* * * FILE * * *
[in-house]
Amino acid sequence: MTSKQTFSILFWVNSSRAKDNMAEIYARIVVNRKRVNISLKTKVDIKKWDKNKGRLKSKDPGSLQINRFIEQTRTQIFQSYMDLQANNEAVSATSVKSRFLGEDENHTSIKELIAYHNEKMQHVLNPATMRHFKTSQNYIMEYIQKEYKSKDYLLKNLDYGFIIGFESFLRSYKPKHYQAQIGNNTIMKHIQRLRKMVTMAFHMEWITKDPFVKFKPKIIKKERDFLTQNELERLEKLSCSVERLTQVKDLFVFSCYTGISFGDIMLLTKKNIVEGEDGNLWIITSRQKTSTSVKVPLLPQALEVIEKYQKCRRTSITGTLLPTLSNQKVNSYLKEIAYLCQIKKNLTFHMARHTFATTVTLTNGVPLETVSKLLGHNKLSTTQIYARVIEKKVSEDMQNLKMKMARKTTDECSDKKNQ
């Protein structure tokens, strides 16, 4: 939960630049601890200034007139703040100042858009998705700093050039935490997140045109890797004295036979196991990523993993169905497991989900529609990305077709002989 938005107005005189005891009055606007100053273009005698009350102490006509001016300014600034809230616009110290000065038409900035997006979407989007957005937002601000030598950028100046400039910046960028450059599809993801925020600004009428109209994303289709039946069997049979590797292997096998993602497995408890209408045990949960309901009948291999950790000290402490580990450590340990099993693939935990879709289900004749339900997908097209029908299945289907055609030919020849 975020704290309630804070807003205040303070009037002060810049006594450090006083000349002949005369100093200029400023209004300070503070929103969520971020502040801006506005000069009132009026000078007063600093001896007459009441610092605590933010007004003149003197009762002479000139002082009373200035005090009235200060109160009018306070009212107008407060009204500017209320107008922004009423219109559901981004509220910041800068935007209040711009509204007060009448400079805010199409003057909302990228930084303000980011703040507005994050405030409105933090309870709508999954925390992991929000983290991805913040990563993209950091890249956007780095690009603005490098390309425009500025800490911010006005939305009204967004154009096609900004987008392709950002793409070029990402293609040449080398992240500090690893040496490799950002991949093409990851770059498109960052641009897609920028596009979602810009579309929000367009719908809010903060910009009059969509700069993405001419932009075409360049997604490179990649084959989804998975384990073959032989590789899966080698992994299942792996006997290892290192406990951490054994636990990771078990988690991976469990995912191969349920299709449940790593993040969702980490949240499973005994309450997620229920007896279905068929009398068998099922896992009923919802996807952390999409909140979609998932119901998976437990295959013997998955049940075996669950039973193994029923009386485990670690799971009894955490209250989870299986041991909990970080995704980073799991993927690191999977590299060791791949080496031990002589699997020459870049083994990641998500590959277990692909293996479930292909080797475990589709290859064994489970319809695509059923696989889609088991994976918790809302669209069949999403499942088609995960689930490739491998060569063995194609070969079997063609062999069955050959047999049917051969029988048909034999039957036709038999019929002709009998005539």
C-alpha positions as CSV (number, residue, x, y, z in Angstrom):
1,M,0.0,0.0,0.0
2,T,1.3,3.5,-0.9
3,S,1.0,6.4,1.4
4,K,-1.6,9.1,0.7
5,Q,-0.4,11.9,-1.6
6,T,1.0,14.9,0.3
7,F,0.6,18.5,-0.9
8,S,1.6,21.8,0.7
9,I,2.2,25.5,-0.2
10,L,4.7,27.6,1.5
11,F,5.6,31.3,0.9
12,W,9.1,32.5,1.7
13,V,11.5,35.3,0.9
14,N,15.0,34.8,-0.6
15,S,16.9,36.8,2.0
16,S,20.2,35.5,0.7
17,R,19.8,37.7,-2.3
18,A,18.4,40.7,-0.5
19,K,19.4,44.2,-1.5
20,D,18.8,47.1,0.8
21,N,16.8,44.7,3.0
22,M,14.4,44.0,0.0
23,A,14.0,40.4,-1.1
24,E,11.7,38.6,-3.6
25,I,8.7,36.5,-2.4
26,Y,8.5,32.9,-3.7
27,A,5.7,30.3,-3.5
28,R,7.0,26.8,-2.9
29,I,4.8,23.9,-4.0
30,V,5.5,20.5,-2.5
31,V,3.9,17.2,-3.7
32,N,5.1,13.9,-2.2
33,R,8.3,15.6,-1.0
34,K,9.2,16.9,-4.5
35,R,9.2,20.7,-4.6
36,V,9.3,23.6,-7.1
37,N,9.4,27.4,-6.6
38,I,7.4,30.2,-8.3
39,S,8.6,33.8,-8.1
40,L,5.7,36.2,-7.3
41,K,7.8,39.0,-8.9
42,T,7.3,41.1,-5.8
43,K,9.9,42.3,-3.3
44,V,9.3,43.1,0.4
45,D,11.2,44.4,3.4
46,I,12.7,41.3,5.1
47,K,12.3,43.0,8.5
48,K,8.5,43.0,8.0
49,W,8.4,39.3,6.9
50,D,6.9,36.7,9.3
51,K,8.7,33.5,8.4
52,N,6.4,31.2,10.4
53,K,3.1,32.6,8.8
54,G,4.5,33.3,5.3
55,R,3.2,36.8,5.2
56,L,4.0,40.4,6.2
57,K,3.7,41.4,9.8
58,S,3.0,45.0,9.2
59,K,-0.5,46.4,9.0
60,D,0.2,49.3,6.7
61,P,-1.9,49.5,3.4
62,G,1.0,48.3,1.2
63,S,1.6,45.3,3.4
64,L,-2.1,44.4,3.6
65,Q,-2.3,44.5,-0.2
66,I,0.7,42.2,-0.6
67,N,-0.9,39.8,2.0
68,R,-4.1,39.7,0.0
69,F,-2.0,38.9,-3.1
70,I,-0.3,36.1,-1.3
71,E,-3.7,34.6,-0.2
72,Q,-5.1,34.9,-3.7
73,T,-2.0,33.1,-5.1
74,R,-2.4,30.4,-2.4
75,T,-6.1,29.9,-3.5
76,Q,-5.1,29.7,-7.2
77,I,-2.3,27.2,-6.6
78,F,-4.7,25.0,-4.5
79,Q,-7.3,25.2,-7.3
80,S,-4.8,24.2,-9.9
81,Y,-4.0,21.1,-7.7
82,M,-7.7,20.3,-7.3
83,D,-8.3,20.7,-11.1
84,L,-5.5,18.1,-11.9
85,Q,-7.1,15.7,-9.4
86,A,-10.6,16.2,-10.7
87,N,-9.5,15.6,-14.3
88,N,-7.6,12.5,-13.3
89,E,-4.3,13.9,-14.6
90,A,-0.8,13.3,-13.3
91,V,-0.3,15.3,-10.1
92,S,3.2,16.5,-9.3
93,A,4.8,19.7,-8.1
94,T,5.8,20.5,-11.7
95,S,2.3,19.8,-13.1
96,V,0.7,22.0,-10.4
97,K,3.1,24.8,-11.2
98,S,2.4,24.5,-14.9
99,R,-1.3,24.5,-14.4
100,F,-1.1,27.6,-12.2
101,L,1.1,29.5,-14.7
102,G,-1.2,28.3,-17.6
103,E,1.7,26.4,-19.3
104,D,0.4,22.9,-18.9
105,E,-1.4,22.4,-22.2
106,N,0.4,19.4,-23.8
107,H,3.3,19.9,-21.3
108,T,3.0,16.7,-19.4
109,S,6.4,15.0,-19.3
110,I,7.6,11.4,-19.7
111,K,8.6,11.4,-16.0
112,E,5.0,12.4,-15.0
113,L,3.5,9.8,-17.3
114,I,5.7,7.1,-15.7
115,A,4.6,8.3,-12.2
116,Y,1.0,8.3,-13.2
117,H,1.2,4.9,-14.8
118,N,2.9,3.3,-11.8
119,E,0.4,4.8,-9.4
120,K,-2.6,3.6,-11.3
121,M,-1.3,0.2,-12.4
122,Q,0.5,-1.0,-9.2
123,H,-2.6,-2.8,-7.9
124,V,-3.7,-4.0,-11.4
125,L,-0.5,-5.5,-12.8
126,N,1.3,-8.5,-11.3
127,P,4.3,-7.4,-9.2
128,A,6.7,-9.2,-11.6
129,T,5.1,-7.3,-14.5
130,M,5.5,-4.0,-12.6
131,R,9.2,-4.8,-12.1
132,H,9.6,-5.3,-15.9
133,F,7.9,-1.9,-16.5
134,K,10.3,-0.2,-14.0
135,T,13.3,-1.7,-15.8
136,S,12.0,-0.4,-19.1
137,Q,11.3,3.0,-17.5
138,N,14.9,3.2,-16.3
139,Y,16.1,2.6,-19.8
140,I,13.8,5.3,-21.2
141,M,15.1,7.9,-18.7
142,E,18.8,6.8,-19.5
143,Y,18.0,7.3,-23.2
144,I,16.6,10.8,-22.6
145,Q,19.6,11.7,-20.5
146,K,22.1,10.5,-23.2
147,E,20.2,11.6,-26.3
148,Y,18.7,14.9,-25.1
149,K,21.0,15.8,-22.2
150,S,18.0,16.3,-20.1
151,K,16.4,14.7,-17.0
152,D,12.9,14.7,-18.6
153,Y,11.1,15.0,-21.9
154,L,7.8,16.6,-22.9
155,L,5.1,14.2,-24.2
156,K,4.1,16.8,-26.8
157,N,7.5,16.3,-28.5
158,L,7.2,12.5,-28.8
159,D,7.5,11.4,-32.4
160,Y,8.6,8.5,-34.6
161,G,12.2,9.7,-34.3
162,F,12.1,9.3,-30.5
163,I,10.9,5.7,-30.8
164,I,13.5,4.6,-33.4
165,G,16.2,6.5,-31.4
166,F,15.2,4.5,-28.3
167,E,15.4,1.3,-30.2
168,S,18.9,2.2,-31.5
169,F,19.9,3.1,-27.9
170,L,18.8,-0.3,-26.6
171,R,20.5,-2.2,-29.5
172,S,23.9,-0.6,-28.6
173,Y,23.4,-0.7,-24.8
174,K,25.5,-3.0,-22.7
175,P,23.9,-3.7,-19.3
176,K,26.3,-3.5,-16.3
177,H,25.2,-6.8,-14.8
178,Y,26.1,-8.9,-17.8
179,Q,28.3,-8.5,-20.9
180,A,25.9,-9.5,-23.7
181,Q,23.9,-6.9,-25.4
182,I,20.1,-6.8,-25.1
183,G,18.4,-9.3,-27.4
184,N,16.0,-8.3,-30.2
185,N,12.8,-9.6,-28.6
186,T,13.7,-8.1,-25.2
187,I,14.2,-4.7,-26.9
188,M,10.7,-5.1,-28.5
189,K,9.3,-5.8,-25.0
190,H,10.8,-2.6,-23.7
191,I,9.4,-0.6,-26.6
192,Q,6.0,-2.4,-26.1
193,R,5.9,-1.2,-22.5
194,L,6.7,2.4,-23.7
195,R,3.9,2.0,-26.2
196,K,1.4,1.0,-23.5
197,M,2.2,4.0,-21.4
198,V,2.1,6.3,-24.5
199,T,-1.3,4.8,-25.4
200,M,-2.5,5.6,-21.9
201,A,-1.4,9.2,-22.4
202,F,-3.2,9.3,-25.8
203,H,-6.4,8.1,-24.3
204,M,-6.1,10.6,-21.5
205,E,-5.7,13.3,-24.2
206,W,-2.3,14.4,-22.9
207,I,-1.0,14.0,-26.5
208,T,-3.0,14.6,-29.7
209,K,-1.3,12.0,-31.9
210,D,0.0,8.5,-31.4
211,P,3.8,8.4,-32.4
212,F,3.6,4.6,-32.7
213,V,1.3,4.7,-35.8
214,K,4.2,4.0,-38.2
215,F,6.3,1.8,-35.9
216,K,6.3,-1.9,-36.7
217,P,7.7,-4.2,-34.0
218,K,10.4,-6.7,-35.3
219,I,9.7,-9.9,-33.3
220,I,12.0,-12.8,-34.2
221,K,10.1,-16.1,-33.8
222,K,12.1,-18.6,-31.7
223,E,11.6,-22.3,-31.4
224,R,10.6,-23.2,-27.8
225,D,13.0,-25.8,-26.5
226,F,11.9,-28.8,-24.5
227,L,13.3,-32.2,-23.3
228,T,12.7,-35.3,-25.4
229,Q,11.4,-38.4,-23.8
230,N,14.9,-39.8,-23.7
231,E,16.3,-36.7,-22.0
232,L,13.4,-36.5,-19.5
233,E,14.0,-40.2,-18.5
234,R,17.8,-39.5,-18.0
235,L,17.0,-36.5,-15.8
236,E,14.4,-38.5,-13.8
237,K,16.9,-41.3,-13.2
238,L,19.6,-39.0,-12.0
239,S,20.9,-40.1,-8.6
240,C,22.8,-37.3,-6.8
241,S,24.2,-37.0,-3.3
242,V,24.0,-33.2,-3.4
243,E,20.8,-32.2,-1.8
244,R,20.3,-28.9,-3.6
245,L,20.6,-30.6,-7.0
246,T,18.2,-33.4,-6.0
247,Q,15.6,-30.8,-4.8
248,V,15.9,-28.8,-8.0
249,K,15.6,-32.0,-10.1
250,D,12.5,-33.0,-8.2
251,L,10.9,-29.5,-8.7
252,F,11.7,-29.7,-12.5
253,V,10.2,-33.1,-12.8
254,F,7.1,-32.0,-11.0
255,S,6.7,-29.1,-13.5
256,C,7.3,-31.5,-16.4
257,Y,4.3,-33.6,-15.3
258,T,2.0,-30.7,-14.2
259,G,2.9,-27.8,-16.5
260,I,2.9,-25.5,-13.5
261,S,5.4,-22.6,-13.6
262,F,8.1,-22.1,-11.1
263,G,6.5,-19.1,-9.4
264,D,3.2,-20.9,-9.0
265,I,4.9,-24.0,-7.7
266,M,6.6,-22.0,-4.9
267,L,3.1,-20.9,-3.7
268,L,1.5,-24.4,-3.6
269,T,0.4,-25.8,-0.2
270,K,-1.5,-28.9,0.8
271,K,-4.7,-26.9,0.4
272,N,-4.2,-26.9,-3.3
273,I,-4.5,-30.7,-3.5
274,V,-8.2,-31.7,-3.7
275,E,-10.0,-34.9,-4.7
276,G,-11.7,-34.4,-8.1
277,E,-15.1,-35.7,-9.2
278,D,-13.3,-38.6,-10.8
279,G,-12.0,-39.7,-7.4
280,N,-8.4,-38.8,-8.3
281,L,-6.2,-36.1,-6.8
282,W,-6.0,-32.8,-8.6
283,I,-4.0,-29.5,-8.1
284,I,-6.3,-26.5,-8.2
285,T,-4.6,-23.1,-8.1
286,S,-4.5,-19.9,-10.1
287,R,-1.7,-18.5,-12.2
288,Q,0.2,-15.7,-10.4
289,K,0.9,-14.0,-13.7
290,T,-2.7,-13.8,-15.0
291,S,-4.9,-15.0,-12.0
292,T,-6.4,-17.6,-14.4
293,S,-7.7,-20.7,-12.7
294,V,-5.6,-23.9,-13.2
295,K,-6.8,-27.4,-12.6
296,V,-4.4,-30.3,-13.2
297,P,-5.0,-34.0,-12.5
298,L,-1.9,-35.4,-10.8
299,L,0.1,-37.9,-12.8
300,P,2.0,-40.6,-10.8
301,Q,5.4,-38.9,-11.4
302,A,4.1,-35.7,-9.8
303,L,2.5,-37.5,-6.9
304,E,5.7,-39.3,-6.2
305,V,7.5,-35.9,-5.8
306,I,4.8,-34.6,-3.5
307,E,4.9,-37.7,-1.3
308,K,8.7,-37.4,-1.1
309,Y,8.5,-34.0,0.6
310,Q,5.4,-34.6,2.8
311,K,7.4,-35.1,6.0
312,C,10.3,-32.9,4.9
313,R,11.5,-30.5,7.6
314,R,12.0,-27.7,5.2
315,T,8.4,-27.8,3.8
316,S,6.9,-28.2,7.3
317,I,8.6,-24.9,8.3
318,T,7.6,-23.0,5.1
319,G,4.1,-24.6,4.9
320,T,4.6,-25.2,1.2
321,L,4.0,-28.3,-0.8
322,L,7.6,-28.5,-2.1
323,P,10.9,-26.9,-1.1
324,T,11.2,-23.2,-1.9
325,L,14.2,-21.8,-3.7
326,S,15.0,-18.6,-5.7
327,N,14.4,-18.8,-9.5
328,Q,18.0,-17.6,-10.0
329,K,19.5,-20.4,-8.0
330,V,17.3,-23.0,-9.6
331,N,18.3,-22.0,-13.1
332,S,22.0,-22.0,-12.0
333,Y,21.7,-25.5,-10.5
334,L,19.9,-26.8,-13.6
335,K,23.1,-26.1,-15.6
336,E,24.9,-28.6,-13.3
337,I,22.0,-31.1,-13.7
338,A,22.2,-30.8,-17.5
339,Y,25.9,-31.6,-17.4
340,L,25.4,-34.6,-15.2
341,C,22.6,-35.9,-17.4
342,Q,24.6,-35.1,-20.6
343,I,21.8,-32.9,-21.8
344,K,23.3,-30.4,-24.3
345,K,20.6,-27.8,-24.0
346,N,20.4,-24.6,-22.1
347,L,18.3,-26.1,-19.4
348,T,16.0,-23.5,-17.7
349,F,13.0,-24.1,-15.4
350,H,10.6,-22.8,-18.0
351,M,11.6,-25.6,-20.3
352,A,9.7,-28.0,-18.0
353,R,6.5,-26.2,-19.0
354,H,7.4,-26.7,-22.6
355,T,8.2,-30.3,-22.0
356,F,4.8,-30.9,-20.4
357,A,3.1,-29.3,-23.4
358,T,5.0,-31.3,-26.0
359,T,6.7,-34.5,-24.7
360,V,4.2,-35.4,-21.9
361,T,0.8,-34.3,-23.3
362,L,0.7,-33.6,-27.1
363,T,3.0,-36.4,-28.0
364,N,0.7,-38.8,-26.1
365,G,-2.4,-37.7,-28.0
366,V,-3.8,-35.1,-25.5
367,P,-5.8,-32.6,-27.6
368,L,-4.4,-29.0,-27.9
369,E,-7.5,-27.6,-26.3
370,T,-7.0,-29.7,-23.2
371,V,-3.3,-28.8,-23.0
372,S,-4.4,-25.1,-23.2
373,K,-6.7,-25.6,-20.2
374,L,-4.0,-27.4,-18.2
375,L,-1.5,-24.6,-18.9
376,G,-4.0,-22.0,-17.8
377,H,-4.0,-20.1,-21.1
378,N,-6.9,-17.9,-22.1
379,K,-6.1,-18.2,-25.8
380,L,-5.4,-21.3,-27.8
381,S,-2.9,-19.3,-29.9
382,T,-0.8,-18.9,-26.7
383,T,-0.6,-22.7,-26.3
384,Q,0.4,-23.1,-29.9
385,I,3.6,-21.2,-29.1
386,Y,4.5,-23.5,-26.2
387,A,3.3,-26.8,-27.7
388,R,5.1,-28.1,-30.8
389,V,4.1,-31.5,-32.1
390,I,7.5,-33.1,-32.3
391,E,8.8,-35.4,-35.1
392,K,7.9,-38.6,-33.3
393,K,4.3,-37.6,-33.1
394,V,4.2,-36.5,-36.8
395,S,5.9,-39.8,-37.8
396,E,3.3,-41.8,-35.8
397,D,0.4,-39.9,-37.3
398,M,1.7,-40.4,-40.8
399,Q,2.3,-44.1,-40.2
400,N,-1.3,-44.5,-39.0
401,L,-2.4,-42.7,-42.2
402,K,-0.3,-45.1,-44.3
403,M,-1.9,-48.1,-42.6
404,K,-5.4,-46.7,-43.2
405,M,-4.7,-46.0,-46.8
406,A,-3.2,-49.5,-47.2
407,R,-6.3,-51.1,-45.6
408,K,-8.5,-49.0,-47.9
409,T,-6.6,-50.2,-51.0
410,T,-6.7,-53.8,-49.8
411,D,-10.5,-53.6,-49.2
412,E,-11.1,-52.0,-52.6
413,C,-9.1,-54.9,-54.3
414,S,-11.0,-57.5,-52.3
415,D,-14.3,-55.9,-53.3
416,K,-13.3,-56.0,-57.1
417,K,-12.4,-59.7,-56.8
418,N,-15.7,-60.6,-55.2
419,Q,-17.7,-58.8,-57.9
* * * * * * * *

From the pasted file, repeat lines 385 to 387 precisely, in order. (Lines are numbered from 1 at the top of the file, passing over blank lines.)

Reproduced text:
381,S,-2.9,-19.3,-29.9
382,T,-0.8,-18.9,-26.7
383,T,-0.6,-22.7,-26.3